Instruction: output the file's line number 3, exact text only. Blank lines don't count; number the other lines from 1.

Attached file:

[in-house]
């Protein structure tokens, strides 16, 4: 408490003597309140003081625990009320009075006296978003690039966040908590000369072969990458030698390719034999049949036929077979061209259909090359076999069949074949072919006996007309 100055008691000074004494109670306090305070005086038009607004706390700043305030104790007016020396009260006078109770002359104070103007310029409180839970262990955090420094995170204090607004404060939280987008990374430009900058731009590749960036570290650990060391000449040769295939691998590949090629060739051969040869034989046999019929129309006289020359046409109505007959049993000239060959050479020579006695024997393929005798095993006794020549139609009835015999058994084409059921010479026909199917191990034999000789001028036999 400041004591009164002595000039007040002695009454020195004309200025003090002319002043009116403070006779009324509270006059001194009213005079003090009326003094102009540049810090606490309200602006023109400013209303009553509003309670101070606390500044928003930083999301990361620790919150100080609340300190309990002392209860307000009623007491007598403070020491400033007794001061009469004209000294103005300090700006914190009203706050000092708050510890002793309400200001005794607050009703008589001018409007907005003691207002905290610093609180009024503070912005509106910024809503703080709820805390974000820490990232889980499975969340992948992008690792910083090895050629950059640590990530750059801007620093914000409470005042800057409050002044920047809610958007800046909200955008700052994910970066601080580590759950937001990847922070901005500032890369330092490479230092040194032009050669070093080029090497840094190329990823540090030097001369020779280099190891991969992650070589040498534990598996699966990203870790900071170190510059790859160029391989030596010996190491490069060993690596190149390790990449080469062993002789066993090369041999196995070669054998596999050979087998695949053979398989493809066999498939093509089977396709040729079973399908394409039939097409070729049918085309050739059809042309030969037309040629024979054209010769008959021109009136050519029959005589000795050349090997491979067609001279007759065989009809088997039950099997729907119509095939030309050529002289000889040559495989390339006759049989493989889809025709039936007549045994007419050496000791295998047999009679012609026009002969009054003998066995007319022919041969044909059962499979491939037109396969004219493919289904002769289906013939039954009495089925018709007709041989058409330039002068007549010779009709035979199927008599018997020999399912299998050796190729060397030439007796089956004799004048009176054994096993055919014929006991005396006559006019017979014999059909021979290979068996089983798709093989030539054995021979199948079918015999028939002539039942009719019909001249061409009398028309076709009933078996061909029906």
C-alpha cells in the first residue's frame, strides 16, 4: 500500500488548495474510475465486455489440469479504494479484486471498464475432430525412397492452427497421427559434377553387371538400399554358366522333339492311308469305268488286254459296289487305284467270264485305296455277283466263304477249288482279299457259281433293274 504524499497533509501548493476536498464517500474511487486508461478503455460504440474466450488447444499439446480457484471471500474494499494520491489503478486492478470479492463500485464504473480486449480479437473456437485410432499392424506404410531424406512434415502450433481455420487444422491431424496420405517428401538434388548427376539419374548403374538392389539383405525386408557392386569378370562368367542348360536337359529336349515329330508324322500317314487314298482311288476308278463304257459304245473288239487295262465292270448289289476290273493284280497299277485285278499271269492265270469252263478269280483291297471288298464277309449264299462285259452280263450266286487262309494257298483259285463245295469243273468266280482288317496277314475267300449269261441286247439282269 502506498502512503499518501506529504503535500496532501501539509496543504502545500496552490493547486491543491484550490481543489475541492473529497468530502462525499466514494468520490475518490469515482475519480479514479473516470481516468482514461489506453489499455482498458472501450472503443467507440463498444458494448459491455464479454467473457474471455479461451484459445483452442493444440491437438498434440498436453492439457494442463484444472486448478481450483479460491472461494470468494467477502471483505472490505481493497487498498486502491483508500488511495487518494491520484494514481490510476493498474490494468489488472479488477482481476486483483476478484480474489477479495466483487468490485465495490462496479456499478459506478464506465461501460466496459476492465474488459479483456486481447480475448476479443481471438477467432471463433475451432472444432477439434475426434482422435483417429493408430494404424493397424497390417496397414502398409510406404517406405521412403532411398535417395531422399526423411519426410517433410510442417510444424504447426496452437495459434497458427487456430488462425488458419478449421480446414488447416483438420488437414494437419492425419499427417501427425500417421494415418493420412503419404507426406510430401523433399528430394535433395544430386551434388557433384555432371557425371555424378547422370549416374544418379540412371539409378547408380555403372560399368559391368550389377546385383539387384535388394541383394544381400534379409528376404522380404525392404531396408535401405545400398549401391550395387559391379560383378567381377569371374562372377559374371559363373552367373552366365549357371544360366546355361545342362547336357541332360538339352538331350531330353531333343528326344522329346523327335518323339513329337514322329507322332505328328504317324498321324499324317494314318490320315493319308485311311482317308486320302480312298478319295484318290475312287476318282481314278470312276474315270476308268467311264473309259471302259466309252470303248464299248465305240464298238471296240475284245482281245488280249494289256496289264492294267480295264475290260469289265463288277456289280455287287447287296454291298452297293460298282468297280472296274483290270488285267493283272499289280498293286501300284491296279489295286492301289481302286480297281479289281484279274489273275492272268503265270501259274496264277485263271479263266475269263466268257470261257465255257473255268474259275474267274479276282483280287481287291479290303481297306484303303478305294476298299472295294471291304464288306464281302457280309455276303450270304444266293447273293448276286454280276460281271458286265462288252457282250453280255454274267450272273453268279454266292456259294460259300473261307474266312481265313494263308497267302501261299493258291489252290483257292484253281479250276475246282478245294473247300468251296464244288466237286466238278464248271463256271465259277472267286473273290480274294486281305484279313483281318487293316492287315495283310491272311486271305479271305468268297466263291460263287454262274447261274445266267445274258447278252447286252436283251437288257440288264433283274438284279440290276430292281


C-alpha cells in the first residue's frame, strides 16, 4: 500500500488548495474510475465486455489440469479504494479484486471498464475432430525412397492452427497421427559434377553387371538400399554358366522333339492311308469305268488286254459296289487305284467270264485305296455277283466263304477249288482279299457259281433293274 504524499497533509501548493476536498464517500474511487486508461478503455460504440474466450488447444499439446480457484471471500474494499494520491489503478486492478470479492463500485464504473480486449480479437473456437485410432499392424506404410531424406512434415502450433481455420487444422491431424496420405517428401538434388548427376539419374548403374538392389539383405525386408557392386569378370562368367542348360536337359529336349515329330508324322500317314487314298482311288476308278463304257459304245473288239487295262465292270448289289476290273493284280497299277485285278499271269492265270469252263478269280483291297471288298464277309449264299462285259452280263450266286487262309494257298483259285463245295469243273468266280482288317496277314475267300449269261441286247439282269 502506498502512503499518501506529504503535500496532501501539509496543504502545500496552490493547486491543491484550490481543489475541492473529497468530502462525499466514494468520490475518490469515482475519480479514479473516470481516468482514461489506453489499455482498458472501450472503443467507440463498444458494448459491455464479454467473457474471455479461451484459445483452442493444440491437438498434440498436453492439457494442463484444472486448478481450483479460491472461494470468494467477502471483505472490505481493497487498498486502491483508500488511495487518494491520484494514481490510476493498474490494468489488472479488477482481476486483483476478484480474489477479495466483487468490485465495490462496479456499478459506478464506465461501460466496459476492465474488459479483456486481447480475448476479443481471438477467432471463433475451432472444432477439434475426434482422435483417429493408430494404424493397424497390417496397414502398409510406404517406405521412403532411398535417395531422399526423411519426410517433410510442417510444424504447426496452437495459434497458427487456430488462425488458419478449421480446414488447416483438420488437414494437419492425419499427417501427425500417421494415418493420412503419404507426406510430401523433399528430394535433395544430386551434388557433384555432371557425371555424378547422370549416374544418379540412371539409378547408380555403372560399368559391368550389377546385383539387384535388394541383394544381400534379409528376404522380404525392404531396408535401405545400398549401391550395387559391379560383378567381377569371374562372377559374371559363373552367373552366365549357371544360366546355361545342362547336357541332360538339352538331350531330353531333343528326344522329346523327335518323339513329337514322329507322332505328328504317324498321324499324317494314318490320315493319308485311311482317308486320302480312298478319295484318290475312287476318282481314278470312276474315270476308268467311264473309259471302259466309252470303248464299248465305240464298238471296240475284245482281245488280249494289256496289264492294267480295264475290260469289265463288277456289280455287287447287296454291298452297293460298282468297280472296274483290270488285267493283272499289280498293286501300284491296279489295286492301289481302286480297281479289281484279274489273275492272268503265270501259274496264277485263271479263266475269263466268257470261257465255257473255268474259275474267274479276282483280287481287291479290303481297306484303303478305294476298299472295294471291304464288306464281302457280309455276303450270304444266293447273293448276286454280276460281271458286265462288252457282250453280255454274267450272273453268279454266292456259294460259300473261307474266312481265313494263308497267302501261299493258291489252290483257292484253281479250276475246282478245294473247300468251296464244288466237286466238278464248271463256271465259277472267286473273290480274294486281305484279313483281318487293316492287315495283310491272311486271305479271305468268297466263291460263287454262274447261274445266267445274258447278252447286252436283251437288257440288264433283274438284279440290276430292281